What can you do right now? Write to the Affordable Housing Trust Fund Commission and the Department of Housing Community Development and let them know we need more money coming out the door into communities like Curtis Bay to get the work done turning around our vacant housing crisis. You can reach Housing Commissioner Kennedy at:

Trash, Pollution and Environmental Justice: Create a community owned Zero Waste Resource Recovery and Education Center

Curtis Bay needs community owned zero waste infrastructure and high standards for our industrial neighbors to turn around a hundred plus year history of being treated like a dumping ground. Our community sits next to the City landfill, the nations largest med waste incinerator and the BRESCO incinerator, the second largest coal terminal on the east coast, and a host of oil gas and chemical companies. As a result, we live with the reality that explosions like the two that happened over the past several months and the dozens that have happened over the years will continue to threaten our physical, emotional and psychological well being. We also live with the health impacts of exposure to the cumulative pollution burden to our air land and water coming from a regulatory framework that refuses to account for the fact that communities like ours are surrounded by a multitude of pollution sources.

What is holding us back? Despite over a hundred years of explosions, leaks, spills, dumping  and the displacement of our neighbors in Hawkins Point, Wagner’s Point and Fairfield…the fundamental issue of the health of Curtis Bay residents has been systematically ignored by cycle after cycle of officials. In 2022 it is unacceptable for our public officials to turn a blind eye to the health and safety consequences of allowing dozens of major polluting industries to concentrate next to a residential community.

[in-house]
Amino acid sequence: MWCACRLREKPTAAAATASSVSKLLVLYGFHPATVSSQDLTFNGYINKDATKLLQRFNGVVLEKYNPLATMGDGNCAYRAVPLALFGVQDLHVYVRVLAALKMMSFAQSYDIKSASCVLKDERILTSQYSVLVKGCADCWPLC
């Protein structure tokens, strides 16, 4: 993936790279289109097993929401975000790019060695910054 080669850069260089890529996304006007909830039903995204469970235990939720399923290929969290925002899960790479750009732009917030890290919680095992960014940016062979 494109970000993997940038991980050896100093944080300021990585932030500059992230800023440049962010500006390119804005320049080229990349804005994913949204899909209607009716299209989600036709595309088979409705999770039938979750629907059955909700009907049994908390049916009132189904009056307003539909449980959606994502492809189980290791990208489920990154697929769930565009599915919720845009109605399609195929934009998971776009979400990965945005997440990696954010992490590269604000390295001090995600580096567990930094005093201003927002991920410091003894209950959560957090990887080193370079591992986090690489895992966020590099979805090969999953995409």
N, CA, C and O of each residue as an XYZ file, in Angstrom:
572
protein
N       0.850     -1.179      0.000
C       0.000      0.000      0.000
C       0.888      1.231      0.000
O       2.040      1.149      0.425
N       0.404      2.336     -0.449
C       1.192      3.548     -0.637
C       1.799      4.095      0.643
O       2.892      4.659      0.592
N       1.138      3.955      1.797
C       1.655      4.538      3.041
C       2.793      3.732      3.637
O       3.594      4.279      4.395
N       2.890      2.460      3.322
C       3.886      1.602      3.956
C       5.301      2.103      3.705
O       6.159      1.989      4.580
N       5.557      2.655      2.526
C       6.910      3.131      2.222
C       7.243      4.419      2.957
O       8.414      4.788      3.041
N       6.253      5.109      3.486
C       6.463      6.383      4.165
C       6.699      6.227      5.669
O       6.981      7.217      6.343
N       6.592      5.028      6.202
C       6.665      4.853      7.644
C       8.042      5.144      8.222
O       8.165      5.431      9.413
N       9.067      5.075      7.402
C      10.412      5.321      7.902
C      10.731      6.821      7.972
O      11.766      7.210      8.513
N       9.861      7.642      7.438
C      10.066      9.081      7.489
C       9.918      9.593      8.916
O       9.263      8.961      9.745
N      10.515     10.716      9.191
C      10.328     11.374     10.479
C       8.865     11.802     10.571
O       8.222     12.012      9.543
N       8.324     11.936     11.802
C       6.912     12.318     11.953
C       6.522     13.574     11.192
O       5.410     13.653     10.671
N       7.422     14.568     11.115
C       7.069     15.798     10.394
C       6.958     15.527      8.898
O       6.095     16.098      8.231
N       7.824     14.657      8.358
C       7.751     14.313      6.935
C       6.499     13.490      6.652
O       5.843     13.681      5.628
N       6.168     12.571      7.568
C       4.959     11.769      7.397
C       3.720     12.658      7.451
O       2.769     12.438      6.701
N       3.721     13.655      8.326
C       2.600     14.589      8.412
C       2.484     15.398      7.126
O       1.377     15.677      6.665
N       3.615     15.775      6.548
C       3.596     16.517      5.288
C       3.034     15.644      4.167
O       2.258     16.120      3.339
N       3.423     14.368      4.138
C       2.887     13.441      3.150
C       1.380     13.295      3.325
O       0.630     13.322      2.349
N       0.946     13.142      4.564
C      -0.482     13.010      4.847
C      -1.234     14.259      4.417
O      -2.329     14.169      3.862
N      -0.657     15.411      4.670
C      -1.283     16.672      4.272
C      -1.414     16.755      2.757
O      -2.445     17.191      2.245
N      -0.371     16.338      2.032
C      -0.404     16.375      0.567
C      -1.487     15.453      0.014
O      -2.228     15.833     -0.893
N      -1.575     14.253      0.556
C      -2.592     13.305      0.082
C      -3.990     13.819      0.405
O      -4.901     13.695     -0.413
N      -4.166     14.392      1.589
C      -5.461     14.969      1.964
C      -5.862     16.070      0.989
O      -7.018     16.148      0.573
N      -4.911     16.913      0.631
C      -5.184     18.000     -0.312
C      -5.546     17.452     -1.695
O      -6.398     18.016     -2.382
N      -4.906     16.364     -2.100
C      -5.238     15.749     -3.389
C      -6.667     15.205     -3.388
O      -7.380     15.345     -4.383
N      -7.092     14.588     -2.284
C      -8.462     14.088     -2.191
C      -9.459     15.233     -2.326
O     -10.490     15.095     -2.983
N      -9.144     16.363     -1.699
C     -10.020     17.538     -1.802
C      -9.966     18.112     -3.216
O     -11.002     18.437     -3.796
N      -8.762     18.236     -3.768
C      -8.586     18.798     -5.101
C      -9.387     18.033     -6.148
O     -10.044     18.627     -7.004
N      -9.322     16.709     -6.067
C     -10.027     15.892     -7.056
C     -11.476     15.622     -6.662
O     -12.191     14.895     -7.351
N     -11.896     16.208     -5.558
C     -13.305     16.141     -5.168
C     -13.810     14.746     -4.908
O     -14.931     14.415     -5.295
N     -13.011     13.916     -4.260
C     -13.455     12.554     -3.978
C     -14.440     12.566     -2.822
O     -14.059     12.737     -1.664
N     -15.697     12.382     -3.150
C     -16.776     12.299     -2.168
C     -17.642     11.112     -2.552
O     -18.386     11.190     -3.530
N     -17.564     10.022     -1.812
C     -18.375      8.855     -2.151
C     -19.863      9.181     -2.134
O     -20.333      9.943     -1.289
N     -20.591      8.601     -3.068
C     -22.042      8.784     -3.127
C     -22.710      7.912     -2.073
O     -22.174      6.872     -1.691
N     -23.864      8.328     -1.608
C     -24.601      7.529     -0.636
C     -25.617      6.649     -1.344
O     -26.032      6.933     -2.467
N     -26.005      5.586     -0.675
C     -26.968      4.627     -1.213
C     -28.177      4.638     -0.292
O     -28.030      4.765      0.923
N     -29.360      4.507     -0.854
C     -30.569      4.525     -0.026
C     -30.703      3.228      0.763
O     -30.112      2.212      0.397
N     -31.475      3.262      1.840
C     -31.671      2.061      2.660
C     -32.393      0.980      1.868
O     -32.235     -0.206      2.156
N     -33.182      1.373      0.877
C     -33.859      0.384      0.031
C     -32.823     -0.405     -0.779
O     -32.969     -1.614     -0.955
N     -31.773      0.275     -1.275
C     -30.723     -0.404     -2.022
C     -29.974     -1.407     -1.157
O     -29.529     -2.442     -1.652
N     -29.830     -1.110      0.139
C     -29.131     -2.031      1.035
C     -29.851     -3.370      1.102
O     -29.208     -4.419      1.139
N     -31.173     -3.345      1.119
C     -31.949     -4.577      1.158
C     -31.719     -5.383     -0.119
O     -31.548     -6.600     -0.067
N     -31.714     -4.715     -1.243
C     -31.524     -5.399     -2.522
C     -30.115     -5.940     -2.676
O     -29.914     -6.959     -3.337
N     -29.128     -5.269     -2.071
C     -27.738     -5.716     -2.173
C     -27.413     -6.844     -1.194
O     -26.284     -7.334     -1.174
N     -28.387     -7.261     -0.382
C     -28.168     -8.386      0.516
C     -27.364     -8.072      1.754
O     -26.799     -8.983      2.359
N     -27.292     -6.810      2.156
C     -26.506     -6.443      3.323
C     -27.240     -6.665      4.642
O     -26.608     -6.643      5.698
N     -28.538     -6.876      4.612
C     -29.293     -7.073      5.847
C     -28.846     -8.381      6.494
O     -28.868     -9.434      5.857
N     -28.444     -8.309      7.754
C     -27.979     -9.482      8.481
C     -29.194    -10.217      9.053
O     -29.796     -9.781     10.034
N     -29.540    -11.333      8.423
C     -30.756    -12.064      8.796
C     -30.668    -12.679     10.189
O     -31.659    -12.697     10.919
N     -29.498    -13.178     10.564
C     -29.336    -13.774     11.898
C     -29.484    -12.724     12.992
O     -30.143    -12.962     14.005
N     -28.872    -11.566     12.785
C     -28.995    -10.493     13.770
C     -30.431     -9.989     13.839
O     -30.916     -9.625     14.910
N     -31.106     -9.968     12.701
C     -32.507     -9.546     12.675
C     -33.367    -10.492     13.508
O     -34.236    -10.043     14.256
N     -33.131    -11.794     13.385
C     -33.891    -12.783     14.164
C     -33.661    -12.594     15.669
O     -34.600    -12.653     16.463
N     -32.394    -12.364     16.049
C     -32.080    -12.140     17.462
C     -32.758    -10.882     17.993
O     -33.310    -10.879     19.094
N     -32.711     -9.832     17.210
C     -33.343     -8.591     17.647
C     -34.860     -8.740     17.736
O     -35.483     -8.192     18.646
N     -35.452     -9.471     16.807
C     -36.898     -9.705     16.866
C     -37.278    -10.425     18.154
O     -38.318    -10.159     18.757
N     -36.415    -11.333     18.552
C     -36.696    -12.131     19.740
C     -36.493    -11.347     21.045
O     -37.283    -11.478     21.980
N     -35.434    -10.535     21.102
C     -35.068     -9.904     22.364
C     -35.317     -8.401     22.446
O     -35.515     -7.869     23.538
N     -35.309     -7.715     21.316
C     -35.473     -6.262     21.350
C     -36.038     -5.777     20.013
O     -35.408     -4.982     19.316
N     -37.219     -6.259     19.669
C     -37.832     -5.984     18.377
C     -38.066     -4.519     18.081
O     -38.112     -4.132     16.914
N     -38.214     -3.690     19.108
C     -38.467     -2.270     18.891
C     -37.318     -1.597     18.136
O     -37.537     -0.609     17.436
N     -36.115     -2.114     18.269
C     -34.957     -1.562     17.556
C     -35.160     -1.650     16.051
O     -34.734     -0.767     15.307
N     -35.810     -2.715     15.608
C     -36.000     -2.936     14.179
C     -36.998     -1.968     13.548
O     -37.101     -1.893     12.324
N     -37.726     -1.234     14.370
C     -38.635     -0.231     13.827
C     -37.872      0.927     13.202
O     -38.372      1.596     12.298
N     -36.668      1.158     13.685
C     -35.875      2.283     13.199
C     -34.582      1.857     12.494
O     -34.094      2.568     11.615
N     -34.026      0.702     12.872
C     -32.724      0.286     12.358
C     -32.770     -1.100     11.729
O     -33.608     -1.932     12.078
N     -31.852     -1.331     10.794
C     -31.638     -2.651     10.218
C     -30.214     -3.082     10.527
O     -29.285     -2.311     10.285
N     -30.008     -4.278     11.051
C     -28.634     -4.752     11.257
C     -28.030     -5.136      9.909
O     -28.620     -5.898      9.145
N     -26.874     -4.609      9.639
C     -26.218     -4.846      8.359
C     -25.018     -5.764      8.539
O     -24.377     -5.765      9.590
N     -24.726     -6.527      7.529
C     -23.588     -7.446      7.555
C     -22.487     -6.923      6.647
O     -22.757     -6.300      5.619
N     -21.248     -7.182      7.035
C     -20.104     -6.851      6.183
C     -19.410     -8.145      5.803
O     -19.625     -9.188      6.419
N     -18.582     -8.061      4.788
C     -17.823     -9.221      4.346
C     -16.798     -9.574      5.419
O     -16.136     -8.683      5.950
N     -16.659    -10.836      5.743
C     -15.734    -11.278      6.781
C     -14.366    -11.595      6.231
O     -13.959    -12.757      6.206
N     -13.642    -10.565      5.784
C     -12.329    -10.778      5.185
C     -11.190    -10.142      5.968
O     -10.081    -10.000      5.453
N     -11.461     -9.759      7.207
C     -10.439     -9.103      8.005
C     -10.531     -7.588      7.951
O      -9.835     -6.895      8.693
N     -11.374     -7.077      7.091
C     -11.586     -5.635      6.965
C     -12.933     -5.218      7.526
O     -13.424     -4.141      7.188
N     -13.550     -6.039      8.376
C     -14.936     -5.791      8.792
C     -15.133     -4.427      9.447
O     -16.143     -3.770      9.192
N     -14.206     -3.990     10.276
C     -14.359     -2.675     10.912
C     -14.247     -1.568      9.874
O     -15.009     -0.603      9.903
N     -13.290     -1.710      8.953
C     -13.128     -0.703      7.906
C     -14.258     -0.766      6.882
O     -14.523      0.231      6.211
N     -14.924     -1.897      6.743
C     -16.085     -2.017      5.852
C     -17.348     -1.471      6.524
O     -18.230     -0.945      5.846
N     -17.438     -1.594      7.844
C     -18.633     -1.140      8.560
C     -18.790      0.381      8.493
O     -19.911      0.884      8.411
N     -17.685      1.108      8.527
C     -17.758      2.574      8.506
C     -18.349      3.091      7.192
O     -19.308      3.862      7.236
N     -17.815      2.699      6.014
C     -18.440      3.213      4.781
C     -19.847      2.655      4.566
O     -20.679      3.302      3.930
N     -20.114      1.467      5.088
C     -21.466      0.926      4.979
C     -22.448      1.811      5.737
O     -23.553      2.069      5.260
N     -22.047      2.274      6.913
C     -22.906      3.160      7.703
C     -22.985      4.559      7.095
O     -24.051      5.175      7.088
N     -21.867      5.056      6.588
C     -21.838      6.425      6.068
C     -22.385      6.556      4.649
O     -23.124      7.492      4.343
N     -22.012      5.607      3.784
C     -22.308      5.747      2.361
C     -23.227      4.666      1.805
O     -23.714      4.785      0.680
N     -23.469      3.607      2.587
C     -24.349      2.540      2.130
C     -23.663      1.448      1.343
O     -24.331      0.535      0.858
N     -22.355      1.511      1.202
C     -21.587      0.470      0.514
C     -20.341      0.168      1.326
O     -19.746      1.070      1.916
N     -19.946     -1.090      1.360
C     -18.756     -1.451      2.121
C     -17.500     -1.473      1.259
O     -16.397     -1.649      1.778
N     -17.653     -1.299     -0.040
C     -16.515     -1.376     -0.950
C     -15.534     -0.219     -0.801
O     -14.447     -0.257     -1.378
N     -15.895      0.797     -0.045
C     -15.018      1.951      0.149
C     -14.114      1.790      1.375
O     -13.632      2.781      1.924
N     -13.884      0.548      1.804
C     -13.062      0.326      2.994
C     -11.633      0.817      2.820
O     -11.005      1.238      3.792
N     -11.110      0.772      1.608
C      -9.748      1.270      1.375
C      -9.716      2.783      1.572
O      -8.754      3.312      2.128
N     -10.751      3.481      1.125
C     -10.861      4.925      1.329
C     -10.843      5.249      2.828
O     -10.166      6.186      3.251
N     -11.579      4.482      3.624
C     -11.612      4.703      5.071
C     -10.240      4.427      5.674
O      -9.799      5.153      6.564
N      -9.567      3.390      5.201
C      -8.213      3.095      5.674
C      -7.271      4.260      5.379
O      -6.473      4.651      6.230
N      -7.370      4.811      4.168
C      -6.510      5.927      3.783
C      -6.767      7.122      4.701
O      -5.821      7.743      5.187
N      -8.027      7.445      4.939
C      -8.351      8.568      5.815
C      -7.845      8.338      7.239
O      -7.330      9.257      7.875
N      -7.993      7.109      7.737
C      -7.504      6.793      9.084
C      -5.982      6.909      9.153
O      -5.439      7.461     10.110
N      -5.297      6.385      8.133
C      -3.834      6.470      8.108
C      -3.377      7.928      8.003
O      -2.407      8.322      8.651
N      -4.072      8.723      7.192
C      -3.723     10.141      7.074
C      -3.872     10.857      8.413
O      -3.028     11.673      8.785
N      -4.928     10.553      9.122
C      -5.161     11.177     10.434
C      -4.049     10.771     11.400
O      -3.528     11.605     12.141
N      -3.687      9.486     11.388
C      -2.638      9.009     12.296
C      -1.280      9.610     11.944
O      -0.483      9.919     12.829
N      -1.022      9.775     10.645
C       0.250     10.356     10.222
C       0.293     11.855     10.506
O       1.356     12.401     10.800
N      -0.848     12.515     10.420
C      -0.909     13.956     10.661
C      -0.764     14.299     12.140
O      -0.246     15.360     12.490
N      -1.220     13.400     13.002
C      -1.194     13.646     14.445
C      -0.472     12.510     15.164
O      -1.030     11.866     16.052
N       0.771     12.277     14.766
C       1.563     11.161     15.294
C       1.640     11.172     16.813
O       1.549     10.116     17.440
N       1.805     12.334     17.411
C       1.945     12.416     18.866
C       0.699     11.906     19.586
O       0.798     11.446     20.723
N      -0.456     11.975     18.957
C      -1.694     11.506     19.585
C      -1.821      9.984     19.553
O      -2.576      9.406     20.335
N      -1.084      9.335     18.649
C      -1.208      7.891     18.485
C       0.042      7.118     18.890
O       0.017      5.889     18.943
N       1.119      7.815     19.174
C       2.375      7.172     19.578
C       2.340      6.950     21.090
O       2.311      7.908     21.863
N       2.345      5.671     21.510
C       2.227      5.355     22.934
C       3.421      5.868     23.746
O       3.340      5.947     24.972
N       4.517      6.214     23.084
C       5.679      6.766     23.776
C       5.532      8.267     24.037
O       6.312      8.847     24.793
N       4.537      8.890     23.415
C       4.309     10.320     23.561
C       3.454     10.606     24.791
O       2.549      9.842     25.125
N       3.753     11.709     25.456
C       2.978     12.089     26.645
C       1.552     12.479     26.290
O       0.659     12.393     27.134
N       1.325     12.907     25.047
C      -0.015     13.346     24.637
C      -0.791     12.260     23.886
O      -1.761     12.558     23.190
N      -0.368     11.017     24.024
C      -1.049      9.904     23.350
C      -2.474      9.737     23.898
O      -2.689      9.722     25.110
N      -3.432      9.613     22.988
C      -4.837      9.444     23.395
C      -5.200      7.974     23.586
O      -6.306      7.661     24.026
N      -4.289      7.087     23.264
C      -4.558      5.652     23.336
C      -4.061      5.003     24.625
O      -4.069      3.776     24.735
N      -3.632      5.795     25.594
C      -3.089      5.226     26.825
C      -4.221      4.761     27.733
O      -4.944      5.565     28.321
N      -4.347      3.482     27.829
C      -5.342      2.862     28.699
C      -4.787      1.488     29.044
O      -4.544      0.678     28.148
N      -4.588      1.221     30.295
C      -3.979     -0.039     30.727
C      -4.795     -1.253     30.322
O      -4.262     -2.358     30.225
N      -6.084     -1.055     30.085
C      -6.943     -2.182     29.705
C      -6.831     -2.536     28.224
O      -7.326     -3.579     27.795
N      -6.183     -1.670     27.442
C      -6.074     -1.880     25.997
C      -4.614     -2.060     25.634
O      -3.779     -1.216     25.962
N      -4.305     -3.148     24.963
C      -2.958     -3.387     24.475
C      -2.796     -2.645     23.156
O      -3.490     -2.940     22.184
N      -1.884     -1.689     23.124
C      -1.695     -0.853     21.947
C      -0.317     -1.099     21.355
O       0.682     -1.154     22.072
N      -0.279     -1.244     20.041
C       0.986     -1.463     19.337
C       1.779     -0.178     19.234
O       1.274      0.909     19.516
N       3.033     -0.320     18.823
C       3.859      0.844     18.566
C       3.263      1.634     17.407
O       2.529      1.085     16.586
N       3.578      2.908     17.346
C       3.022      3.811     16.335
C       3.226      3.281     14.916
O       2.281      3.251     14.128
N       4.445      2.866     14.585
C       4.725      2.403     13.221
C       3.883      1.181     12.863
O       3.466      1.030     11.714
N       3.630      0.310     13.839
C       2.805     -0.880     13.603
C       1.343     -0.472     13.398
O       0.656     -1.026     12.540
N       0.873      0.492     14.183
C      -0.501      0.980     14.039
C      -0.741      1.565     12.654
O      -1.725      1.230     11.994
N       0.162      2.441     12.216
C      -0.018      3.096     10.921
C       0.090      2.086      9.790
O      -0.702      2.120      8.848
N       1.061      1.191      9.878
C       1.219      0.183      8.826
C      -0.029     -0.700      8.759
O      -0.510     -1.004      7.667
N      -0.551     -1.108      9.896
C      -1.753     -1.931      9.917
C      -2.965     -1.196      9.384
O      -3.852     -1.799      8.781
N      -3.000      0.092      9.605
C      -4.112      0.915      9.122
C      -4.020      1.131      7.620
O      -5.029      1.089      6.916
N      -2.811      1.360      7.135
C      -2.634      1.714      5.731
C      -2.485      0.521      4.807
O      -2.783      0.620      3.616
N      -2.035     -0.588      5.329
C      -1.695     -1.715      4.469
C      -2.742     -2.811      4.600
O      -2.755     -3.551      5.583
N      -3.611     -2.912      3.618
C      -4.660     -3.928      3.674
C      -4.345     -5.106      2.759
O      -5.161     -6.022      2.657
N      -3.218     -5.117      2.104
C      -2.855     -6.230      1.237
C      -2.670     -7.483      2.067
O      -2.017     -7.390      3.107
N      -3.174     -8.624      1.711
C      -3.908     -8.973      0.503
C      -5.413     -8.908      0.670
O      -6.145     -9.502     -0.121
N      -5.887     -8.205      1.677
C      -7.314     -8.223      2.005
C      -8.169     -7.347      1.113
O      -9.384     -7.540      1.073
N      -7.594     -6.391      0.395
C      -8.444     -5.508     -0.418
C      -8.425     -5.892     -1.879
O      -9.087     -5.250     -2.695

What can you do right now? Write to Baltimore City DPW Director Jason Mitchell and ask him to agree to a co-equal development process to set a new standard for industrial development around Curtis Bay. Let him know that only by working together with communities and anchor institutions can we end Baltimore’s addiction to burning, burying and dumping trash while polluting our communities. By creating a community owned and governed  Zero Waste Resource Recovery Park and eduction center we can start diverting what’s currently being waste at the incinerator and the landfill while creating good local jobs for residents. You can reach Director Mitchell at 

Work plan for achieving our Strategic Vision 

CCBA is a volunteer led organization 100% governed by people who live and/or work in Curtis Bay with deep community ties and a demonstrated commitment to environmental justice, development without displacement, local job creation, youth leadership developmentā€¦and an unyielding belief that building community power is the only way for the interests of Curtis Bay to be realized. 

We believe in practicing, not just saying we believe in transparency, and to that end we are sharing our progress and obstacles in realizing our community vision.